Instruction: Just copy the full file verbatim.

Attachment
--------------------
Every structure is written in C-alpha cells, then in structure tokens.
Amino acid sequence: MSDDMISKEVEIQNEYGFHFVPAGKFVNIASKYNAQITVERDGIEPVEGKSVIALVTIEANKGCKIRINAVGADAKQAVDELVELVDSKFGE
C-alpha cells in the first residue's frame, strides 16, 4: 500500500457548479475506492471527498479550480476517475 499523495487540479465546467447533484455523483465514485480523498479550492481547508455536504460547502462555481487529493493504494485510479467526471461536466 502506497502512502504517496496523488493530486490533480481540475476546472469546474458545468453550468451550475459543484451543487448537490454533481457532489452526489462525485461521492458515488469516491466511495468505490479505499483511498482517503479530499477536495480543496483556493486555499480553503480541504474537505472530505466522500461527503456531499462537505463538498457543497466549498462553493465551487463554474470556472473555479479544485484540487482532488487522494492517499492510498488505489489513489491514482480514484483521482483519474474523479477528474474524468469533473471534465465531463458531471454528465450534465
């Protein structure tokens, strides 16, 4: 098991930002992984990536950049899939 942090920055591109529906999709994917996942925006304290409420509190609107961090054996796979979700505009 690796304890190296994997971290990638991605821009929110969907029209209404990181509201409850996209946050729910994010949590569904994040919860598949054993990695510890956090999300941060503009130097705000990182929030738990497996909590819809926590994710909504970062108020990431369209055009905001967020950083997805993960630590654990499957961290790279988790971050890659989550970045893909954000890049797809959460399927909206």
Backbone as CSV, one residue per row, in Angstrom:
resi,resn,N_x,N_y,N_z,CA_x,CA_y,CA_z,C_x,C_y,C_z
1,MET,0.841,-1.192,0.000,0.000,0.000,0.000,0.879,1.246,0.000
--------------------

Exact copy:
Every structure is written in C-alpha cells, then in structure tokens.
Amino acid sequence: MSDDMISKEVEIQNEYGFHFVPAGKFVNIASKYNAQITVERDGIEPVEGKSVIALVTIEANKGCKIRINAVGADAKQAVDELVELVDSKFGE
C-alpha cells in the first residue's frame, strides 16, 4: 500500500457548479475506492471527498479550480476517475 499523495487540479465546467447533484455523483465514485480523498479550492481547508455536504460547502462555481487529493493504494485510479467526471461536466 502506497502512502504517496496523488493530486490533480481540475476546472469546474458545468453550468451550475459543484451543487448537490454533481457532489452526489462525485461521492458515488469516491466511495468505490479505499483511498482517503479530499477536495480543496483556493486555499480553503480541504474537505472530505466522500461527503456531499462537505463538498457543497466549498462553493465551487463554474470556472473555479479544485484540487482532488487522494492517499492510498488505489489513489491514482480514484483521482483519474474523479477528474474524468469533473471534465465531463458531471454528465450534465
């Protein structure tokens, strides 16, 4: 098991930002992984990536950049899939 942090920055591109529906999709994917996942925006304290409420509190609107961090054996796979979700505009 690796304890190296994997971290990638991605821009929110969907029209209404990181509201409850996209946050729910994010949590569904994040919860598949054993990695510890956090999300941060503009130097705000990182929030738990497996909590819809926590994710909504970062108020990431369209055009905001967020950083997805993960630590654990499957961290790279988790971050890659989550970045893909954000890049797809959460399927909206």
Backbone as CSV, one residue per row, in Angstrom:
resi,resn,N_x,N_y,N_z,CA_x,CA_y,CA_z,C_x,C_y,C_z
1,MET,0.841,-1.192,0.000,0.000,0.000,0.000,0.879,1.246,0.000